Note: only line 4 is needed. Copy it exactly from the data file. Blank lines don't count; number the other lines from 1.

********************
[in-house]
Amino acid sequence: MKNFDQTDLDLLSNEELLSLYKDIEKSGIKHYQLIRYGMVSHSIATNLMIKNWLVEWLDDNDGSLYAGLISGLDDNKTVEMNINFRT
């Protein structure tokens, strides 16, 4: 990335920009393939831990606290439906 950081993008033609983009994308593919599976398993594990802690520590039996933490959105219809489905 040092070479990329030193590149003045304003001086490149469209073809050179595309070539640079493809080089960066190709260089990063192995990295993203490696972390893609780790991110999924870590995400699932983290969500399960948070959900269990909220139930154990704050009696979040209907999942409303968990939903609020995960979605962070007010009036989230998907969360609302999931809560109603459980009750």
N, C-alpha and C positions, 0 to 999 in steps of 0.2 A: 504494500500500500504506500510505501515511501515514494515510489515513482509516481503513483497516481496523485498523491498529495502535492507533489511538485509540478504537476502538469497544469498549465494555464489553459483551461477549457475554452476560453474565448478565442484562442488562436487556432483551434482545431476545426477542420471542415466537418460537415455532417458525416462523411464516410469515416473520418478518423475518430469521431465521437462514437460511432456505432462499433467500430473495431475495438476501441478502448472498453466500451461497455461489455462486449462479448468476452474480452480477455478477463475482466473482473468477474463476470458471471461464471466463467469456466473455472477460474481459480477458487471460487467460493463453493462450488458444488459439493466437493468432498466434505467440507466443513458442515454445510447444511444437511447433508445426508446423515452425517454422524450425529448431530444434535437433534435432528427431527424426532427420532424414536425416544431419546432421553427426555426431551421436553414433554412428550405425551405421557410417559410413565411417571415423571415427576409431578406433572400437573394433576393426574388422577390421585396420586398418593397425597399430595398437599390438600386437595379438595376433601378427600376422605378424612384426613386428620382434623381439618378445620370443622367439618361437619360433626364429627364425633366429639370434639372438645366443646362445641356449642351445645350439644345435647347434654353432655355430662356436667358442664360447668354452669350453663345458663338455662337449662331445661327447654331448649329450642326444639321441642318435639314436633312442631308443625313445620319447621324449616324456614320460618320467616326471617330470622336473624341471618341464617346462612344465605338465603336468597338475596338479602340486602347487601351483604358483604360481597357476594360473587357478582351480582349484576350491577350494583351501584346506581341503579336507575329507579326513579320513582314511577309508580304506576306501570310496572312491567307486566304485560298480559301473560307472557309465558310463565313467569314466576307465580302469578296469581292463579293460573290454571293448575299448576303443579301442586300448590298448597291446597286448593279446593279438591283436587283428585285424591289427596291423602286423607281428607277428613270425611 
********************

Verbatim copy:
N, C-alpha and C positions, 0 to 999 in steps of 0.2 A: 504494500500500500504506500510505501515511501515514494515510489515513482509516481503513483497516481496523485498523491498529495502535492507533489511538485509540478504537476502538469497544469498549465494555464489553459483551461477549457475554452476560453474565448478565442484562442488562436487556432483551434482545431476545426477542420471542415466537418460537415455532417458525416462523411464516410469515416473520418478518423475518430469521431465521437462514437460511432456505432462499433467500430473495431475495438476501441478502448472498453466500451461497455461489455462486449462479448468476452474480452480477455478477463475482466473482473468477474463476470458471471461464471466463467469456466473455472477460474481459480477458487471460487467460493463453493462450488458444488459439493466437493468432498466434505467440507466443513458442515454445510447444511444437511447433508445426508446423515452425517454422524450425529448431530444434535437433534435432528427431527424426532427420532424414536425416544431419546432421553427426555426431551421436553414433554412428550405425551405421557410417559410413565411417571415423571415427576409431578406433572400437573394433576393426574388422577390421585396420586398418593397425597399430595398437599390438600386437595379438595376433601378427600376422605378424612384426613386428620382434623381439618378445620370443622367439618361437619360433626364429627364425633366429639370434639372438645366443646362445641356449642351445645350439644345435647347434654353432655355430662356436667358442664360447668354452669350453663345458663338455662337449662331445661327447654331448649329450642326444639321441642318435639314436633312442631308443625313445620319447621324449616324456614320460618320467616326471617330470622336473624341471618341464617346462612344465605338465603336468597338475596338479602340486602347487601351483604358483604360481597357476594360473587357478582351480582349484576350491577350494583351501584346506581341503579336507575329507579326513579320513582314511577309508580304506576306501570310496572312491567307486566304485560298480559301473560307472557309465558310463565313467569314466576307465580302469578296469581292463579293460573290454571293448575299448576303443579301442586300448590298448597291446597286448593279446593279438591283436587283428585285424591289427596291423602286423607281428607277428613270425611 